When I was in high school, around this time of year, my friends and I were hanging out in the evening, driving around the city of Toledo with nothing to do. As we were going down a major street in the west side of town, we passed in front of a large cathedral that boasted a strongly-lit three-sided barn inhabited by a life-size Mary, Joseph, three kings, various farm animals, and Jesus in the manger.
It was one of those stupid dares. You know, the ones kids throw at each other all the time. The kind of dare no one really believes anyone would really do. The dare was for someone to go out and steal baby Jesus. I told BK to stop the car; I would do it. Everyone in the car was, “Whoa, no, really?”
“Stop the car,” I said. BK did, but we were on the far side of the street. In other words, I would have to cross four lanes of traffic, two going each way, to get to the holy land. It was night and very busy; it was the Christmas season after all.
I dashed across the street. I remember it was lightly snowing and cold. I walked up to the manger and, hoping none of the traffic saw what I was doing, quickly grabbed baby Jesus, held him like a football, and began my return jog to the car. I guess we weren’t the first ones to think of this idea, because I soon realized that Jesus was chained to Mary who was chained to the wiseman with the dark skin, who was chained to the cow and to Joseph and the sheep…. You get the picture. I had just reentered the street and had to make a quick decision. I ran back to the barren nativity scene, tossed Jesus onto the roof. Mary fell back inside on her side. The cow was on its head leaning on the wall of the barn and Joseph was face down in the snow. I had to negotiate the rest of the sundry plaster witnesses strewn in my path as I ran back to the car.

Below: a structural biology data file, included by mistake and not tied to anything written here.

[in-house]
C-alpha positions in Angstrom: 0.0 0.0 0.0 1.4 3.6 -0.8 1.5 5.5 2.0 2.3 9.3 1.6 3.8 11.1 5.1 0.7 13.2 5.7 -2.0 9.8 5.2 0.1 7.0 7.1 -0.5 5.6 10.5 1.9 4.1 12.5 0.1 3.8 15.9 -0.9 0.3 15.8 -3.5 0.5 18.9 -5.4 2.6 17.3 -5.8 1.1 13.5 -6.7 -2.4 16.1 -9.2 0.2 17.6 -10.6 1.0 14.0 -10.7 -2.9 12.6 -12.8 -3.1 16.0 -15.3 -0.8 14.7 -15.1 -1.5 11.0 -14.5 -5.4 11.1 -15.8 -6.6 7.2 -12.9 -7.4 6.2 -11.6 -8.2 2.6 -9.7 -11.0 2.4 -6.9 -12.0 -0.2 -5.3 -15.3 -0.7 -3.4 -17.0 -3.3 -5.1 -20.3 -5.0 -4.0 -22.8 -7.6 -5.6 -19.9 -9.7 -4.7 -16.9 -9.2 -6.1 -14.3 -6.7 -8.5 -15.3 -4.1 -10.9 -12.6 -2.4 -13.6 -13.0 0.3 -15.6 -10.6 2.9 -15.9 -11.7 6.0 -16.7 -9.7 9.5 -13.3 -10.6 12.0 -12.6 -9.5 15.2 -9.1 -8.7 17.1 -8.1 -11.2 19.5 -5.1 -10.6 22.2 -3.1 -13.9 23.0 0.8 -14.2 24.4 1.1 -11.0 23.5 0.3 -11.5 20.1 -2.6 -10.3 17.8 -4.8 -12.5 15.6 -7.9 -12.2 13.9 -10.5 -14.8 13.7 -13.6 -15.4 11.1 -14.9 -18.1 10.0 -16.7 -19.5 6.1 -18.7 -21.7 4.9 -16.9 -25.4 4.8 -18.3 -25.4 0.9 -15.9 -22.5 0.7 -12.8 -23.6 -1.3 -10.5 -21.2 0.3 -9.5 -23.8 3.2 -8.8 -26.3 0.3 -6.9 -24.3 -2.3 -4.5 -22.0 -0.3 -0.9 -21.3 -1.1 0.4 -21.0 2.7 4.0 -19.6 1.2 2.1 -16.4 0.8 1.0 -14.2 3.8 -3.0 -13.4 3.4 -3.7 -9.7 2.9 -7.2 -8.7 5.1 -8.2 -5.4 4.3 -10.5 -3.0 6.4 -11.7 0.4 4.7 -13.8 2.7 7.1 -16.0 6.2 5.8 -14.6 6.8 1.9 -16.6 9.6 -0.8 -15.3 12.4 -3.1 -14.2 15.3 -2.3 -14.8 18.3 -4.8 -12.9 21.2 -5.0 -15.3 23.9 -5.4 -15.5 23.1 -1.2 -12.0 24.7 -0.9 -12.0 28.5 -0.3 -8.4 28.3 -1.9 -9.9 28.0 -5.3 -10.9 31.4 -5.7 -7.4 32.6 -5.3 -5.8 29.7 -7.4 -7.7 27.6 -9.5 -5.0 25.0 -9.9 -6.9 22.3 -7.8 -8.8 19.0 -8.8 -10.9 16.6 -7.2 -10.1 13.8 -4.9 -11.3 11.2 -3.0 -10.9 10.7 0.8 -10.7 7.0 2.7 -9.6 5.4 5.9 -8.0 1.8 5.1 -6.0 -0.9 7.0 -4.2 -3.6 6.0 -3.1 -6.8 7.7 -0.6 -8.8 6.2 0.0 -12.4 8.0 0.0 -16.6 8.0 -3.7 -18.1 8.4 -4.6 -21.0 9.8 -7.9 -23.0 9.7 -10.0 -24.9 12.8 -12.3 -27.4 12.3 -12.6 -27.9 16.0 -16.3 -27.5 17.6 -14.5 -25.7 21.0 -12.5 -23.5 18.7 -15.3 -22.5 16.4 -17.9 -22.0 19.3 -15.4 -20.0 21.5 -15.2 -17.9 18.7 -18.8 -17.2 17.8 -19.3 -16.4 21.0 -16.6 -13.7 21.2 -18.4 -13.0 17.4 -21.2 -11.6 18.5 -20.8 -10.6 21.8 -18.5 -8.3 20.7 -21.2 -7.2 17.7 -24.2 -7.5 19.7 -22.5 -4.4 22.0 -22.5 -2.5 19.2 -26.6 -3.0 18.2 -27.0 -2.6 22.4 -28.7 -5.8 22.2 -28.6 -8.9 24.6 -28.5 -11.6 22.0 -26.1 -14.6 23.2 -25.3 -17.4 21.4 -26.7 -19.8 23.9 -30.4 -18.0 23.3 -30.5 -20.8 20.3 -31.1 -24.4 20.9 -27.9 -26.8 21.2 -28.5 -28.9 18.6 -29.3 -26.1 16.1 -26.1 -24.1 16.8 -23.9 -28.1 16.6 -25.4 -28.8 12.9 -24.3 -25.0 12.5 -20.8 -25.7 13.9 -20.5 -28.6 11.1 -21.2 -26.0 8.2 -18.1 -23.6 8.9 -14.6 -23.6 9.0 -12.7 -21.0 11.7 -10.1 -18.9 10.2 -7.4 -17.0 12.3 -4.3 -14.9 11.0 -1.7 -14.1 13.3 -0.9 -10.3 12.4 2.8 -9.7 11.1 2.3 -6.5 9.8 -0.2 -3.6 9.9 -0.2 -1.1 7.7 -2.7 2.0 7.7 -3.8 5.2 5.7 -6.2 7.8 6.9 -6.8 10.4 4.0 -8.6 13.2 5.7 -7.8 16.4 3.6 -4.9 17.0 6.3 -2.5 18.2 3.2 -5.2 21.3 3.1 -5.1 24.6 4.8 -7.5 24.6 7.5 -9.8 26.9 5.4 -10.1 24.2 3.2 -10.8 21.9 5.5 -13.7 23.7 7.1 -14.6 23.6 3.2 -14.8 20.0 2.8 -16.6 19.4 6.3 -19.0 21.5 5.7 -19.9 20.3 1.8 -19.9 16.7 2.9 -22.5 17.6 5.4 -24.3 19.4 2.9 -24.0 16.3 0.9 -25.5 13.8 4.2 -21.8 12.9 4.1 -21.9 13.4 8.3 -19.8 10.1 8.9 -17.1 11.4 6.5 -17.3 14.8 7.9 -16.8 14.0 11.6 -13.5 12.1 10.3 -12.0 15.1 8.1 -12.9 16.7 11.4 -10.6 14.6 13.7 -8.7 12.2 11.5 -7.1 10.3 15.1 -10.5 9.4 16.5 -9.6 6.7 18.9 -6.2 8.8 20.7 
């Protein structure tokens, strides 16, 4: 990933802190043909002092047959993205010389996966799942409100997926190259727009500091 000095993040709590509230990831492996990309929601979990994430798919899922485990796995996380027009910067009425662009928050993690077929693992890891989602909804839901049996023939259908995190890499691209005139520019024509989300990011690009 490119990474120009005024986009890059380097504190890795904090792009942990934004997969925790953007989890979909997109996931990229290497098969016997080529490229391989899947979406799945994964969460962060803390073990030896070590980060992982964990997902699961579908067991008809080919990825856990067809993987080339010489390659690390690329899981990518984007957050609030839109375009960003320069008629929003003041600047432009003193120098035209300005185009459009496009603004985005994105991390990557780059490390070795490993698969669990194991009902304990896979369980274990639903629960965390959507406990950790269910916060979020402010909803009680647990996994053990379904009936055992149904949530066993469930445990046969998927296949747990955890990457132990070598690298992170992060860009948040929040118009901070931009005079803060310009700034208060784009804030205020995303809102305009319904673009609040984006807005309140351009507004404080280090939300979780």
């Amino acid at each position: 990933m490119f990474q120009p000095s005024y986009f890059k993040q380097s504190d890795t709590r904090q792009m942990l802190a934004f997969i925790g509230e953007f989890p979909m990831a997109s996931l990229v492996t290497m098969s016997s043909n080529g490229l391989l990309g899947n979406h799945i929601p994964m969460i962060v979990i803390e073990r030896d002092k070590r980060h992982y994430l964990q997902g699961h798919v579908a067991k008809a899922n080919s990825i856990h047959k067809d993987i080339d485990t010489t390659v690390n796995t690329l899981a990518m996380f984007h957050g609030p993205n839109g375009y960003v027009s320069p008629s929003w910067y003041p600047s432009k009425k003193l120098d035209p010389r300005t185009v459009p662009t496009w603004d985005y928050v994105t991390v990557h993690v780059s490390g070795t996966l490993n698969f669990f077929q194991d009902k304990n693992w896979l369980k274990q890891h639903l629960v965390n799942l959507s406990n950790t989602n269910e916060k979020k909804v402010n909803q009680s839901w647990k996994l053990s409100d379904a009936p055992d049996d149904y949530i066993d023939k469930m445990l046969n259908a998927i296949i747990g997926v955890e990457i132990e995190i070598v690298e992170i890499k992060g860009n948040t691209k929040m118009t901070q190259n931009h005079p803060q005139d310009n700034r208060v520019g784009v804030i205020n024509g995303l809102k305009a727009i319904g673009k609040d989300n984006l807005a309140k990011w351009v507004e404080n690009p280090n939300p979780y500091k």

We peeled out of there pretty fast as I remember. I see myself sinking below the seat as if to make sure no one on the outside would notice me. There were lots of high fives (were there high fives back then?) or their equivalents, and great merriment over the exploit. I remember my heart beating really fast, but also feeling pretty high from the experience. We all went to Frisch’s Big Boy to celebrate by eating french fries and strawberry pie.
I can’t say I’m really proud of this piece of vandalism in my youth. However, had I been successful, I know that that baby Jesus would still have had a place of honor in our house. (We have a Mary, obtained under unconventional circumstances, in the backyard.) I don’t keep in touch with any of those fellow accomplices anymore. Except for one. And over 40 years later, she still thinks I’m the bomb.